FWP, in cooperation with other agencies, monitors the population trend of grizzly bears in northwest Montana. The work of this program, including the latest population estimate, is summarized in annual reports published online at wp.mt.gov/conservation/species/bear/management.
Below are known recent mortalities in northwest Montana not included in the management summary above.
June 22 — Sub-adult male grizzly bear shot and killed by a landowner off the Martin Creek Road near Olney. The incident is under investigation.
July 21 — Male grizzly bear cub killed by a vehicle north of Condon in the Swan Valley.
Aug. 1 — Male grizzly bear killed by a vehicle north of Whitefish Lake.
Aug. 16 — Landowners discovered a dead adult female grizzly bear in the Stillwater River near Twin Bridges west of Whitefish. The cause of death is under investigation.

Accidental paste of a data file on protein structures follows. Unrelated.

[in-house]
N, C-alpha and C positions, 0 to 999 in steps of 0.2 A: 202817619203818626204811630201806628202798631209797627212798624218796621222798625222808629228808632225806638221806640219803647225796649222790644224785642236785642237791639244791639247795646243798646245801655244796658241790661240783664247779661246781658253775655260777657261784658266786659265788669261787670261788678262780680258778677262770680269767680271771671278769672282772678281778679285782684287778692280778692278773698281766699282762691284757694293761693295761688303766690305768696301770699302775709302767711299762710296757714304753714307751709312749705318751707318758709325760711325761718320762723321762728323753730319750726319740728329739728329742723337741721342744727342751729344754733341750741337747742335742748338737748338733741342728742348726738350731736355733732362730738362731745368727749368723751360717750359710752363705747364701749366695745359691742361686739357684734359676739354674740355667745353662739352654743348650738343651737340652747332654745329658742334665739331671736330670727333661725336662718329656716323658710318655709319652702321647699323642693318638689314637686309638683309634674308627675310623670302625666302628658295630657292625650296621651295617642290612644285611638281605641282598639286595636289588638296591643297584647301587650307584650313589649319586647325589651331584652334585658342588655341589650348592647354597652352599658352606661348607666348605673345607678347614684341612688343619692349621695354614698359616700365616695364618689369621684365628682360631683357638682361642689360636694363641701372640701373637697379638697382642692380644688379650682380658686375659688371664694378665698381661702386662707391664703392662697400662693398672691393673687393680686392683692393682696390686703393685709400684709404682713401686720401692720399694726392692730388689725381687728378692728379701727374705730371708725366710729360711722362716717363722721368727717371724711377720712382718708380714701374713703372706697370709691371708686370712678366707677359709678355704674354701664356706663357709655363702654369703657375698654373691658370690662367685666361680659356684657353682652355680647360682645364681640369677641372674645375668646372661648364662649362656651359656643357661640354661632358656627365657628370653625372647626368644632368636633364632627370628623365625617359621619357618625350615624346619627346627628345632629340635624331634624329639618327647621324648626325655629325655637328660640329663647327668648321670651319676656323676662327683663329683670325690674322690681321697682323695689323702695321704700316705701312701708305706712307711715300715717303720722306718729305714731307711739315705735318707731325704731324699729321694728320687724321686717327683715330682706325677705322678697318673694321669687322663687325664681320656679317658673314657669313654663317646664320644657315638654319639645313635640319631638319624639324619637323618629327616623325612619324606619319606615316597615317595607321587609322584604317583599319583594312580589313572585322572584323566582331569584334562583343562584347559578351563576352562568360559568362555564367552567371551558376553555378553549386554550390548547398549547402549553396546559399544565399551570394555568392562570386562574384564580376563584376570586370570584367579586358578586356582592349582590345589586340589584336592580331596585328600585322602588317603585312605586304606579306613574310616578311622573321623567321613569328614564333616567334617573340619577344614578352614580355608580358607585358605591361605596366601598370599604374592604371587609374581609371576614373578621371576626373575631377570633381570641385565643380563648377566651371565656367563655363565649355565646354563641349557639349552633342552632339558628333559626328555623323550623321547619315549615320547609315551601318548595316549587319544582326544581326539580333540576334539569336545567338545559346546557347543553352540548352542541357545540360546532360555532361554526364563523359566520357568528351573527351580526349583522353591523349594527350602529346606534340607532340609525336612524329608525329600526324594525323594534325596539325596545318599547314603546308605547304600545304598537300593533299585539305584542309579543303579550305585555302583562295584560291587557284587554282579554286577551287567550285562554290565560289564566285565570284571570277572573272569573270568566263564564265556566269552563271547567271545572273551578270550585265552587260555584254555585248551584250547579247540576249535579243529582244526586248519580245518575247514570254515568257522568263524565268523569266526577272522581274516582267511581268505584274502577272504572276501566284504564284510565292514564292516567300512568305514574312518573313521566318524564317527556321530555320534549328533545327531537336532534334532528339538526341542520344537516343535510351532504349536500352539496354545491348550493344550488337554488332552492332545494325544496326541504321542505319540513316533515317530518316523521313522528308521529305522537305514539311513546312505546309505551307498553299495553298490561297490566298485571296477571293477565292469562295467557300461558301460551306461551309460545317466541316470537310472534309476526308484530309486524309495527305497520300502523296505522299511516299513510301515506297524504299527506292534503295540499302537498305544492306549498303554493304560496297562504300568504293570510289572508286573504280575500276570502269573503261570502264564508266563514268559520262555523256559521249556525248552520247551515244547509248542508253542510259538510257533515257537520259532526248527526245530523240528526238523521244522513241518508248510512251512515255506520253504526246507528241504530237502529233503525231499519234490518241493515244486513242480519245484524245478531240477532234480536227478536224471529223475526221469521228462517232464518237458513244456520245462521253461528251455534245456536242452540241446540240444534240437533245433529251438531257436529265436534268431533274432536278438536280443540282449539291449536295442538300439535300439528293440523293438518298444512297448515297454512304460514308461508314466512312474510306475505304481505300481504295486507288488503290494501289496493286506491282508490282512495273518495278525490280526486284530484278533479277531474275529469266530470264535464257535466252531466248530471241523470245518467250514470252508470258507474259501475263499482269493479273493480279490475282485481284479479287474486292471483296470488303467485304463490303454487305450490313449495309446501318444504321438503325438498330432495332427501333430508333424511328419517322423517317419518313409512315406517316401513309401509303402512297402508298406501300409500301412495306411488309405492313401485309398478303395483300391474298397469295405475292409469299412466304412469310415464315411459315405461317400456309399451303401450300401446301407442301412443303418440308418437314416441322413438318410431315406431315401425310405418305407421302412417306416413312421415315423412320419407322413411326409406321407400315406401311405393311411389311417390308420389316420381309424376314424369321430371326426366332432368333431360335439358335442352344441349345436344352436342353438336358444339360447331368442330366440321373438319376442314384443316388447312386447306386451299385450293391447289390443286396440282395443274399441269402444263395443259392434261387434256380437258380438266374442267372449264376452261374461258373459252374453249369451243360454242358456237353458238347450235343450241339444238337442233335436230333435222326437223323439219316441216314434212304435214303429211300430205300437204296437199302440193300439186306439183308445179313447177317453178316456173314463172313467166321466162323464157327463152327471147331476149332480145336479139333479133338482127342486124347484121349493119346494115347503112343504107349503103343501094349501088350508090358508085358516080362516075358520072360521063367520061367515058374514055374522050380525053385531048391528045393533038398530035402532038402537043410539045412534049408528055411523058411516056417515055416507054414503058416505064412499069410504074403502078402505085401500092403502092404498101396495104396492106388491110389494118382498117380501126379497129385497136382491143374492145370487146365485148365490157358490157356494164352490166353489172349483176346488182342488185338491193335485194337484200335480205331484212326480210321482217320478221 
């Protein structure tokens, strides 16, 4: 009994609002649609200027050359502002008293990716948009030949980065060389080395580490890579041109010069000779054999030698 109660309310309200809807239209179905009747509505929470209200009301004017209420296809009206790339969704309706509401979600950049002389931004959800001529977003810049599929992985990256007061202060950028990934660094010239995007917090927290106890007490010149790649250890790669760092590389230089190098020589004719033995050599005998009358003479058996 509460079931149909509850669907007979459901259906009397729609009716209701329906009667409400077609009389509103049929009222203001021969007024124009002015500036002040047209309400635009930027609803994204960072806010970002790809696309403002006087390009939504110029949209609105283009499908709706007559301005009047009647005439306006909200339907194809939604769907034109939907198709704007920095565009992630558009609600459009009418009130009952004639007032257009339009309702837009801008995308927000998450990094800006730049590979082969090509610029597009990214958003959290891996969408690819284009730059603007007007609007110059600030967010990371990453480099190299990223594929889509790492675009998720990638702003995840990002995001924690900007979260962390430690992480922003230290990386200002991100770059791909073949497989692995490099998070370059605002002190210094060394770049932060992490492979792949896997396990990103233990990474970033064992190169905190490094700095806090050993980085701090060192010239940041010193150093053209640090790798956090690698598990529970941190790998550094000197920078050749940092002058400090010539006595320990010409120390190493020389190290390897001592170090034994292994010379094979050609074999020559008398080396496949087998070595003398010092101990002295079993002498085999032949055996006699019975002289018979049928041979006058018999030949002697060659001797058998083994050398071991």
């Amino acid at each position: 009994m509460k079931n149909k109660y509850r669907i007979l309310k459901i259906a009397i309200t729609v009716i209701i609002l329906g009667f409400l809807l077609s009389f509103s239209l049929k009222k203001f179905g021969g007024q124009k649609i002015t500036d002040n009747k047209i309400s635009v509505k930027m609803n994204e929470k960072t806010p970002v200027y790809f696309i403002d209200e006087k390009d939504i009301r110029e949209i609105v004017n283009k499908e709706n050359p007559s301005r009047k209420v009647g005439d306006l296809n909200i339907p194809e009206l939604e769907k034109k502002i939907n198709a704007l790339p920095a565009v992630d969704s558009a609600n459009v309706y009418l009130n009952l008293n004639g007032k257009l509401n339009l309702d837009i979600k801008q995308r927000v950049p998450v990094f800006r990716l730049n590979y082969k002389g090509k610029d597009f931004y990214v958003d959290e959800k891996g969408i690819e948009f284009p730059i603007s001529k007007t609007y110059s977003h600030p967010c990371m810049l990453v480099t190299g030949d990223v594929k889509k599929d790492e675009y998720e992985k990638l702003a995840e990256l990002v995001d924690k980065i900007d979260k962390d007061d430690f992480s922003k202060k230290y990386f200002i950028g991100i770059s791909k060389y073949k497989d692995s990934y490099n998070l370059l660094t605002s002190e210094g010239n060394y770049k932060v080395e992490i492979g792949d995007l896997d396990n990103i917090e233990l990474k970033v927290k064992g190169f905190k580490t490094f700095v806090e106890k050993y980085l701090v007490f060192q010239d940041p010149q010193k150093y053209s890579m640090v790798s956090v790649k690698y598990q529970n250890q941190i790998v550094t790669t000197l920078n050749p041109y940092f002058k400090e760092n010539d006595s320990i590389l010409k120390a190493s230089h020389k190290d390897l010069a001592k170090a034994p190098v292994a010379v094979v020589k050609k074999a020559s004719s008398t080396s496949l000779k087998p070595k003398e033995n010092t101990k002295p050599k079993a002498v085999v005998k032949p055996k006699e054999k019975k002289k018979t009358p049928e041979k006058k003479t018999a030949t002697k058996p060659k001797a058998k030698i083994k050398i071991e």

Sept. 6 — Adult male grizzly bear found dead due to accidental poisoning in the Trego area. The bear ate mole and gopher poison in the back of a truck.
Known and probable grizzly bear mortalities
As of Sept. 9, the current known and probable grizzly bear mortalities (i.e. dead or removed from the population) in the Northern Continental Divide Ecosystem (spanning FWP regions 1,2, and 4, and two Reservations (Blackfeet & Flathead):
15 — Agency Removals (10 Livestock Depredations, 4 Food Conditioning/Property/Habituation, 1 Human Fatality); 10 — Automobile; 4 — Poached/Malicious Killing; 3 — Natural; 3 — Unknown; 2 — Accidental Poisoning; 1 — Defense of Life; 1 — Capture-related death.